I am finding it very hard to cope with my new husband’s mother.   It was obvious from the start that she wasn’t going to welcome me into the family but I have a good relationship with my own mother so it didn’t bother me too much.  What I find awful is how critical she is of him and never seems to be happy with anything he says or does. She also makes endless demands on his time and asks him to come round and fix things at the drop of a hat. I realise that she a widow and needs help, and at one level I feel proud that my husband  cares for his mother. 

But dealing with her is like talking to a brick wall. Instead of him popping round at the weekend to carry out a few tasks, she expects him to come almost daily. Last week she called at 11 pm one night to say that a light bulb had gone out in a cupboard and she wanted it fixed.  

He told her he’d come round after work the following day as it obviously wasn’t urgent, but she started shouting and insulting him. I told him I thought she was being totally unreasonable.  He agreed. But he seems unable to stand up to her and always seems to put her needs first.  We have talked about setting some boundaries as I worry about how this will work when we start our own family but so far nothing has changed. Do you have any advice?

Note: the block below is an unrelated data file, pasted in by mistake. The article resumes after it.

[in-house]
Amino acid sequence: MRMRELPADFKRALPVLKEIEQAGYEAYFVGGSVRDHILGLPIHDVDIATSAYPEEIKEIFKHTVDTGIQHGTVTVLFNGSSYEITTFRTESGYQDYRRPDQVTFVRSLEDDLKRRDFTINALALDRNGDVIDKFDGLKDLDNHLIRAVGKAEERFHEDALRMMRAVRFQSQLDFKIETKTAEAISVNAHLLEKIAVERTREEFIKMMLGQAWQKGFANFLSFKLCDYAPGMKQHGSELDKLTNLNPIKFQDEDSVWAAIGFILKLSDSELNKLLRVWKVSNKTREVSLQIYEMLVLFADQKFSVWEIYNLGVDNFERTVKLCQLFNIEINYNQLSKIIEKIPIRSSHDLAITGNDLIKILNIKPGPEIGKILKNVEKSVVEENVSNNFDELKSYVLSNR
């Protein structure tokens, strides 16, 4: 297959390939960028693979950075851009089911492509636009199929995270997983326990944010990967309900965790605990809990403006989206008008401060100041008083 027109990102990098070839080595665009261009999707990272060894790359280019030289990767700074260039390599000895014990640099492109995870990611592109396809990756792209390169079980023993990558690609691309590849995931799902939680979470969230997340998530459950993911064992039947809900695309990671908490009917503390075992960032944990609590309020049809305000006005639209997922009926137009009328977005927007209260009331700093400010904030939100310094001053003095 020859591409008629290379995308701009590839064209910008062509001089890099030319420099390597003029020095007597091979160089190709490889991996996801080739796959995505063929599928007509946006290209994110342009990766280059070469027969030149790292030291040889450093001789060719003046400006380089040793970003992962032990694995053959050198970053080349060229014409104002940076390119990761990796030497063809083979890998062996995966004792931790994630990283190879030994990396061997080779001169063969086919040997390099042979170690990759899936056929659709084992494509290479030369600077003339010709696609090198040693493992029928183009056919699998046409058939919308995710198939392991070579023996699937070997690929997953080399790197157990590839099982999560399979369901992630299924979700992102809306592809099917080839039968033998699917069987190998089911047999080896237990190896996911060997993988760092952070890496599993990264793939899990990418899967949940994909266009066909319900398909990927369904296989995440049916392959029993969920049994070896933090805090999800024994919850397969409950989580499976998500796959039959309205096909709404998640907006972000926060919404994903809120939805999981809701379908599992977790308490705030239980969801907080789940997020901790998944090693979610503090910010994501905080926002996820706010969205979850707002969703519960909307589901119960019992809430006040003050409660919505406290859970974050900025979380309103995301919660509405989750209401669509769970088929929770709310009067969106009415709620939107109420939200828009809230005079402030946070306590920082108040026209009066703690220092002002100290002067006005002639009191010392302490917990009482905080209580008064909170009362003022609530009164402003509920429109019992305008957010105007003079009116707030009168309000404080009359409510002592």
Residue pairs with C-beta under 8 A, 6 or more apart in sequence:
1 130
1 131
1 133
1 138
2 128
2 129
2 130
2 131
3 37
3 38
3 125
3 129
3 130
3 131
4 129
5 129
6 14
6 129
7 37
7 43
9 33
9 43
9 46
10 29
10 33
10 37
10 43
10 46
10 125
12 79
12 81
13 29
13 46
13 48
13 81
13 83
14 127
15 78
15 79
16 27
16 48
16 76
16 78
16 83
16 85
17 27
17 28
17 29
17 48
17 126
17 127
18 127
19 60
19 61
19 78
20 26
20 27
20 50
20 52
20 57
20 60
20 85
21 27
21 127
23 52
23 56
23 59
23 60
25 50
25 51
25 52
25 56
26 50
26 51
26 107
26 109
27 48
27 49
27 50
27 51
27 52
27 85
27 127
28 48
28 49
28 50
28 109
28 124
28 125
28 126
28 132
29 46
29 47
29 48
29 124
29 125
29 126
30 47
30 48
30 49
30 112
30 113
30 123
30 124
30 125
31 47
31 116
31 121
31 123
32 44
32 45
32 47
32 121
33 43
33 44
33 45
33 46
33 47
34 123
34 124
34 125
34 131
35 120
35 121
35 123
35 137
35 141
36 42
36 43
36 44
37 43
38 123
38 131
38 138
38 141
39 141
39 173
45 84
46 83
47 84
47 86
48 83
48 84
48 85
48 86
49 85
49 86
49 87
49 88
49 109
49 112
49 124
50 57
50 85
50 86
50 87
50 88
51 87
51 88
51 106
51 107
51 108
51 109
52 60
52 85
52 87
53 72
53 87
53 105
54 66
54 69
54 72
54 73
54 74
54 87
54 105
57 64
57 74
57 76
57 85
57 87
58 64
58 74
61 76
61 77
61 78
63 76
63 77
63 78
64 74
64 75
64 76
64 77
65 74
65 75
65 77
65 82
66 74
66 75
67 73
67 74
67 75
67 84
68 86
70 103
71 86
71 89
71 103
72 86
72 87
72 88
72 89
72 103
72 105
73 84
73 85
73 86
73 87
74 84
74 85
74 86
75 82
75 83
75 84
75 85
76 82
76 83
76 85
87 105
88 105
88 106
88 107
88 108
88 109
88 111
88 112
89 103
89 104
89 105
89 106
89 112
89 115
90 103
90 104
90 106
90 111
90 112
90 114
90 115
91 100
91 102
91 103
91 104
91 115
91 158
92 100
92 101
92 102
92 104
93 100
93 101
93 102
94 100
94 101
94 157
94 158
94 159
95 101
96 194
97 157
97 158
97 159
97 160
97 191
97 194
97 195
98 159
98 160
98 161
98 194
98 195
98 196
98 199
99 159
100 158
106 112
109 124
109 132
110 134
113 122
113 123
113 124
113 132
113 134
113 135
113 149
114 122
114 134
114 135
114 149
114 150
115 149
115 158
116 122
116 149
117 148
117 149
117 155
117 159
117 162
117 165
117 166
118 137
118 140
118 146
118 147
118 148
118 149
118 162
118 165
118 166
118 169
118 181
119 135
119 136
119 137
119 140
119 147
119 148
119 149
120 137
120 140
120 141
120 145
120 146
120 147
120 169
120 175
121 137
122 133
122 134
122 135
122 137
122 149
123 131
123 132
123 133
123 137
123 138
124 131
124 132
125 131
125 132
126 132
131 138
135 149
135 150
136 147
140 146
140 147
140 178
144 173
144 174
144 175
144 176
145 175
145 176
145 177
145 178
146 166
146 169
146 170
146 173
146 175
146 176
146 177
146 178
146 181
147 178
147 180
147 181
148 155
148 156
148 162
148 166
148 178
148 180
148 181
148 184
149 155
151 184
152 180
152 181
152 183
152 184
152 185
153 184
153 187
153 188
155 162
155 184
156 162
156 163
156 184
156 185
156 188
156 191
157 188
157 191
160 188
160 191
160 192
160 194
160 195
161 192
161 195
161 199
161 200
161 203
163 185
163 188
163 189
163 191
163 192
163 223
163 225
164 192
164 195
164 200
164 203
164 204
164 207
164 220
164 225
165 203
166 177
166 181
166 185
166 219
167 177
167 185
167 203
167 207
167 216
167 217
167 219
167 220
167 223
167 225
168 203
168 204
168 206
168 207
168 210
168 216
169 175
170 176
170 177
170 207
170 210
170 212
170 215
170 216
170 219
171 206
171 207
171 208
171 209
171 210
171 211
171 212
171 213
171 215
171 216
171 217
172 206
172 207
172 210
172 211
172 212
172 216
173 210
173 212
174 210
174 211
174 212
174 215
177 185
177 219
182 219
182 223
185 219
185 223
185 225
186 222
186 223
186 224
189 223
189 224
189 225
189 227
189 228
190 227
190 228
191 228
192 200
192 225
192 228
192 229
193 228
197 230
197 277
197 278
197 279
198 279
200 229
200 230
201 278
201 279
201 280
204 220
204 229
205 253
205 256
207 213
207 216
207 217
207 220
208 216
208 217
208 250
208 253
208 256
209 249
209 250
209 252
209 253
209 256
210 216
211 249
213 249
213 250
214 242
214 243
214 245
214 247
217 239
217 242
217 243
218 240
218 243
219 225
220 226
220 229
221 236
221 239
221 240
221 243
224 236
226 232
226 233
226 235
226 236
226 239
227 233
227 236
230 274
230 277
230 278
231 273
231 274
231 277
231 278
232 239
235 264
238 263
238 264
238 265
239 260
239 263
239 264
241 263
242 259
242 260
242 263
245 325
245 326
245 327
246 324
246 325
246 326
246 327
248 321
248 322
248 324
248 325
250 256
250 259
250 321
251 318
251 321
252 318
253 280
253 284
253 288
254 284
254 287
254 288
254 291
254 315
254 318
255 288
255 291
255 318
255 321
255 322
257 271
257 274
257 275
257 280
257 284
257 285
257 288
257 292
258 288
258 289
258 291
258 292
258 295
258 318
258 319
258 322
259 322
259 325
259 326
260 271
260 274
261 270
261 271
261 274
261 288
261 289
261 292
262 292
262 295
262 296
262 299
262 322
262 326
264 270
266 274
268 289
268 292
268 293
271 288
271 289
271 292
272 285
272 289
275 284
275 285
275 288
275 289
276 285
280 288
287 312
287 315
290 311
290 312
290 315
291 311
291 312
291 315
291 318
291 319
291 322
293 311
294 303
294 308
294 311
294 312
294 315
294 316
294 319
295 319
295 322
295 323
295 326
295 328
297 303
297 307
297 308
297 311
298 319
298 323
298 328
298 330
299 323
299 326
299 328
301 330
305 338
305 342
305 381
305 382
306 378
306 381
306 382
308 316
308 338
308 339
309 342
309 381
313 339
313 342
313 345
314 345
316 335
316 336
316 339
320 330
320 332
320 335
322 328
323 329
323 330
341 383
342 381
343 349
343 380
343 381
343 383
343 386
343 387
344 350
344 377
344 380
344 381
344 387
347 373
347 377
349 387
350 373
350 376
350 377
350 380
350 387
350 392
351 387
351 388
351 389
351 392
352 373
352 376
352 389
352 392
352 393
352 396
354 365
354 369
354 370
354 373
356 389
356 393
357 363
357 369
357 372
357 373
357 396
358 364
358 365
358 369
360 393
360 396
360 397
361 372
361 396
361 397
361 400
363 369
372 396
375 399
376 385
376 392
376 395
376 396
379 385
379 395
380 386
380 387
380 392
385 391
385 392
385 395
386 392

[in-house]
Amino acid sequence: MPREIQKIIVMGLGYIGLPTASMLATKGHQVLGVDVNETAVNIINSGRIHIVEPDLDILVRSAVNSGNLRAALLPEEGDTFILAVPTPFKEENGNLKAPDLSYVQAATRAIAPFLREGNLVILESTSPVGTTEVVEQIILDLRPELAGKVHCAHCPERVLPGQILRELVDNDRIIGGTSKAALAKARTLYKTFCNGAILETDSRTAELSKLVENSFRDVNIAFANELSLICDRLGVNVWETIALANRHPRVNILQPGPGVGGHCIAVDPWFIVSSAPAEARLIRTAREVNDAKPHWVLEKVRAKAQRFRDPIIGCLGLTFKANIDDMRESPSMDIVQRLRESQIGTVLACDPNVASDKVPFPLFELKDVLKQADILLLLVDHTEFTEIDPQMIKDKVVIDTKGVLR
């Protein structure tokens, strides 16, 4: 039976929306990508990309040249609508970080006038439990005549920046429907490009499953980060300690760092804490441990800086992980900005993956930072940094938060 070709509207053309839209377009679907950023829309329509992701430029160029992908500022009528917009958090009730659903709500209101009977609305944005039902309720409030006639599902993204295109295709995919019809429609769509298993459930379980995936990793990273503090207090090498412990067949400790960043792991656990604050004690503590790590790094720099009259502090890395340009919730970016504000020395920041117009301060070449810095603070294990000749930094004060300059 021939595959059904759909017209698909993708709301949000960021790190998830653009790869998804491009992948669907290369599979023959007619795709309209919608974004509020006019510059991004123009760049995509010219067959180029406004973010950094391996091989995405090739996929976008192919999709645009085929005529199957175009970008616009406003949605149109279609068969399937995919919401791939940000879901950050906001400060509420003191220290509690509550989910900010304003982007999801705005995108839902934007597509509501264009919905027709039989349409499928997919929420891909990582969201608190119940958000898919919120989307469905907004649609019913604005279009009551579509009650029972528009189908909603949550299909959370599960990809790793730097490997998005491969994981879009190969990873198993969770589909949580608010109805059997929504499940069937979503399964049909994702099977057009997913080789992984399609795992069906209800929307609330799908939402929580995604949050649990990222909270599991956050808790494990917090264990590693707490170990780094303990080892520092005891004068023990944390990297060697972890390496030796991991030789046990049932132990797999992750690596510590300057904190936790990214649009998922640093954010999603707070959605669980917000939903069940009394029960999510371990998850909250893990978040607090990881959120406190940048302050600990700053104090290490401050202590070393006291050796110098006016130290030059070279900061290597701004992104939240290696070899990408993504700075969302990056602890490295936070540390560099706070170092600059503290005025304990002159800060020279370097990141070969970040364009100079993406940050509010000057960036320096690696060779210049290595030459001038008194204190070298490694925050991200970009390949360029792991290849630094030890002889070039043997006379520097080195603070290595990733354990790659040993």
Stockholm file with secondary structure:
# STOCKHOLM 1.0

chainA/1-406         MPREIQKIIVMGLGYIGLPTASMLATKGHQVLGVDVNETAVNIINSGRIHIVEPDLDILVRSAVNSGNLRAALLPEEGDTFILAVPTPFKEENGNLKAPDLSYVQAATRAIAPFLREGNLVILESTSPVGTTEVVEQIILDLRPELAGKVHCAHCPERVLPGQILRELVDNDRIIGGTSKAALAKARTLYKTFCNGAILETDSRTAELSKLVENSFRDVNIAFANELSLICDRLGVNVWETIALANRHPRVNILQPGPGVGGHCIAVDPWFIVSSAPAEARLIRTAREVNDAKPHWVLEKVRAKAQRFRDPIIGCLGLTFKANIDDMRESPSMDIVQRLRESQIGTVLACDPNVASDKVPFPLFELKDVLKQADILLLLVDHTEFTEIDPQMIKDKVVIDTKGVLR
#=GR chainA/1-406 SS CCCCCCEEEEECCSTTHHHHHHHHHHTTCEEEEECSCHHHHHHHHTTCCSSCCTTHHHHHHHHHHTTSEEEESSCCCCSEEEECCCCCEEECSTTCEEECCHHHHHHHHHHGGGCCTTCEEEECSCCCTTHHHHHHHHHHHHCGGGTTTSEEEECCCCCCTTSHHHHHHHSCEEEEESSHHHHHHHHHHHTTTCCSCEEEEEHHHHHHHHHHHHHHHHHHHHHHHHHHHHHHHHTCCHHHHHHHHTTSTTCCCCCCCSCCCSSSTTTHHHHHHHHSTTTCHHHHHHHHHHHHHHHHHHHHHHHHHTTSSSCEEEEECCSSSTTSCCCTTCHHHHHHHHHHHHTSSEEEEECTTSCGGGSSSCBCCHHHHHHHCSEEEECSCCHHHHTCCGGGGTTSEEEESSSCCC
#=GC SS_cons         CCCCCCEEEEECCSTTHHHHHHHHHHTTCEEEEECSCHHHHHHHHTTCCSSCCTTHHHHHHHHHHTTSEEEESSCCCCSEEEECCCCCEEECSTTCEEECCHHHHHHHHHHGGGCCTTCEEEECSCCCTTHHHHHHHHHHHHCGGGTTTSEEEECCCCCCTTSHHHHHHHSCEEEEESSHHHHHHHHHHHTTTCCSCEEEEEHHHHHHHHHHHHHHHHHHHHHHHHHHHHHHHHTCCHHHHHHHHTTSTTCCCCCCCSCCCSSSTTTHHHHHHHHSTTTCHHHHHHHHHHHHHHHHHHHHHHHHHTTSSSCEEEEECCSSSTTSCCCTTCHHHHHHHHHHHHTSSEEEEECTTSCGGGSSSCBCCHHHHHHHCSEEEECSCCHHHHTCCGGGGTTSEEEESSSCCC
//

It must be very hard for you to see your husband being mistreated by his mother, especially as you have a loving relationship with yours. Reading the myhorridparent.com  website might help you understand his difficulties, particularly those that are complicated and painful.  Perhaps you could gently help him learn how to step back. Try too not to let him to feel torn between you and his mother.  He needs to be confident in your trust and support.

    Keep talking about his plight so he knows you love him and are concerned and if he confides in you about some of his experiences, be understanding rather than judgemental.     One idea might be for you both to plan a weekend visit to his mother that is both social and gives him an opportunity to carry out some household tasks. If he has you by his side he may feel more able to be firm with his mother and  cut down on these daily visits.   It will take time but it will be worth it.